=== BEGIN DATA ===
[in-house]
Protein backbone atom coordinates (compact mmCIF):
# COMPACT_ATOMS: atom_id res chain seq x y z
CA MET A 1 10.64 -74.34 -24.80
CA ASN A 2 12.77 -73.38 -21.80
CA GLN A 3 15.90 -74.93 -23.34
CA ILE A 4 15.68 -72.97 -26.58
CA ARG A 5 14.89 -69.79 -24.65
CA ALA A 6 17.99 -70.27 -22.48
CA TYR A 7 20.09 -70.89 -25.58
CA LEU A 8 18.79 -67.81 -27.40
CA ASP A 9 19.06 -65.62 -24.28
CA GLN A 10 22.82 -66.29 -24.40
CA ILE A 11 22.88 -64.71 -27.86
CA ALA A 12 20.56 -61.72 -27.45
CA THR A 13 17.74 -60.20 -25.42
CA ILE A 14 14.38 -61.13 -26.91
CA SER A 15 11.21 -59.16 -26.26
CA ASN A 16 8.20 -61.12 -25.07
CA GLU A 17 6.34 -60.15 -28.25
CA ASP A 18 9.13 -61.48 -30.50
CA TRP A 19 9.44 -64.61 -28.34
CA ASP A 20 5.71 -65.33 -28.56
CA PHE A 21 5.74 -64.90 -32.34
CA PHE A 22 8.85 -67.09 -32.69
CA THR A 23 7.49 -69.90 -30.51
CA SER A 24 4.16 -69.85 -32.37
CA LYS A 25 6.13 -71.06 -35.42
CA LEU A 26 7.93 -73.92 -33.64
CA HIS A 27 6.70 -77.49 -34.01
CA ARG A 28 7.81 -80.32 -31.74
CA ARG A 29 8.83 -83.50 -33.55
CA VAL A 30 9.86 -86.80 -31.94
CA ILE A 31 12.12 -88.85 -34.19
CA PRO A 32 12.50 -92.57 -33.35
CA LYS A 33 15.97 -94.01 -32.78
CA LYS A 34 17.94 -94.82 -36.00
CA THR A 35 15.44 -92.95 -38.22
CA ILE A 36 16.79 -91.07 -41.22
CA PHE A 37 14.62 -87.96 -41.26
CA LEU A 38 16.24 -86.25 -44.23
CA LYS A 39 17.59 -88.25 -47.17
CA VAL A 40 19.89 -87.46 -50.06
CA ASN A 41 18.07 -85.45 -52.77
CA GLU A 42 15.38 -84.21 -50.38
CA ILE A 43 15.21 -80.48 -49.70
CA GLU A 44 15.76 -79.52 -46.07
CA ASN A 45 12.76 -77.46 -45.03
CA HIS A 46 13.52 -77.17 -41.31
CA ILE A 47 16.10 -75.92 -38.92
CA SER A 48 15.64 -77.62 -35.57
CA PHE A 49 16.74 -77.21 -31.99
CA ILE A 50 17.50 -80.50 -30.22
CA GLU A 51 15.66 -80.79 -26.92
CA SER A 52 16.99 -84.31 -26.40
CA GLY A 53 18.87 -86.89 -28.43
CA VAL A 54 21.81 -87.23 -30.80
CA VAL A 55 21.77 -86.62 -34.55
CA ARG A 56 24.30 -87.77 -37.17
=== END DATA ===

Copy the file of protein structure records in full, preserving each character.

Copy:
[in-house]
Protein backbone atom coordinates (compact mmCIF):
# COMPACT_ATOMS: atom_id res chain seq x y z
CA MET A 1 10.64 -74.34 -24.80
CA ASN A 2 12.77 -73.38 -21.80
CA GLN A 3 15.90 -74.93 -23.34
CA ILE A 4 15.68 -72.97 -26.58
CA ARG A 5 14.89 -69.79 -24.65
CA ALA A 6 17.99 -70.27 -22.48
CA TYR A 7 20.09 -70.89 -25.58
CA LEU A 8 18.79 -67.81 -27.40
CA ASP A 9 19.06 -65.62 -24.28
CA GLN A 10 22.82 -66.29 -24.40
CA ILE A 11 22.88 -64.71 -27.86
CA ALA A 12 20.56 -61.72 -27.45
CA THR A 13 17.74 -60.20 -25.42
CA ILE A 14 14.38 -61.13 -26.91
CA SER A 15 11.21 -59.16 -26.26
CA ASN A 16 8.20 -61.12 -25.07
CA GLU A 17 6.34 -60.15 -28.25
CA ASP A 18 9.13 -61.48 -30.50
CA TRP A 19 9.44 -64.61 -28.34
CA ASP A 20 5.71 -65.33 -28.56
CA PHE A 21 5.74 -64.90 -32.34
CA PHE A 22 8.85 -67.09 -32.69
CA THR A 23 7.49 -69.90 -30.51
CA SER A 24 4.16 -69.85 -32.37
CA LYS A 25 6.13 -71.06 -35.42
CA LEU A 26 7.93 -73.92 -33.64
CA HIS A 27 6.70 -77.49 -34.01
CA ARG A 28 7.81 -80.32 -31.74
CA ARG A 29 8.83 -83.50 -33.55
CA VAL A 30 9.86 -86.80 -31.94
CA ILE A 31 12.12 -88.85 -34.19
CA PRO A 32 12.50 -92.57 -33.35
CA LYS A 33 15.97 -94.01 -32.78
CA LYS A 34 17.94 -94.82 -36.00
CA THR A 35 15.44 -92.95 -38.22
CA ILE A 36 16.79 -91.07 -41.22
CA PHE A 37 14.62 -87.96 -41.26
CA LEU A 38 16.24 -86.25 -44.23
CA LYS A 39 17.59 -88.25 -47.17
CA VAL A 40 19.89 -87.46 -50.06
CA ASN A 41 18.07 -85.45 -52.77
CA GLU A 42 15.38 -84.21 -50.38
CA ILE A 43 15.21 -80.48 -49.70
CA GLU A 44 15.76 -79.52 -46.07
CA ASN A 45 12.76 -77.46 -45.03
CA HIS A 46 13.52 -77.17 -41.31
CA ILE A 47 16.10 -75.92 -38.92
CA SER A 48 15.64 -77.62 -35.57
CA PHE A 49 16.74 -77.21 -31.99
CA ILE A 50 17.50 -80.50 -30.22
CA GLU A 51 15.66 -80.79 -26.92
CA SER A 52 16.99 -84.31 -26.40
CA GLY A 53 18.87 -86.89 -28.43
CA VAL A 54 21.81 -87.23 -30.80
CA VAL A 55 21.77 -86.62 -34.55
CA ARG A 56 24.30 -87.77 -37.17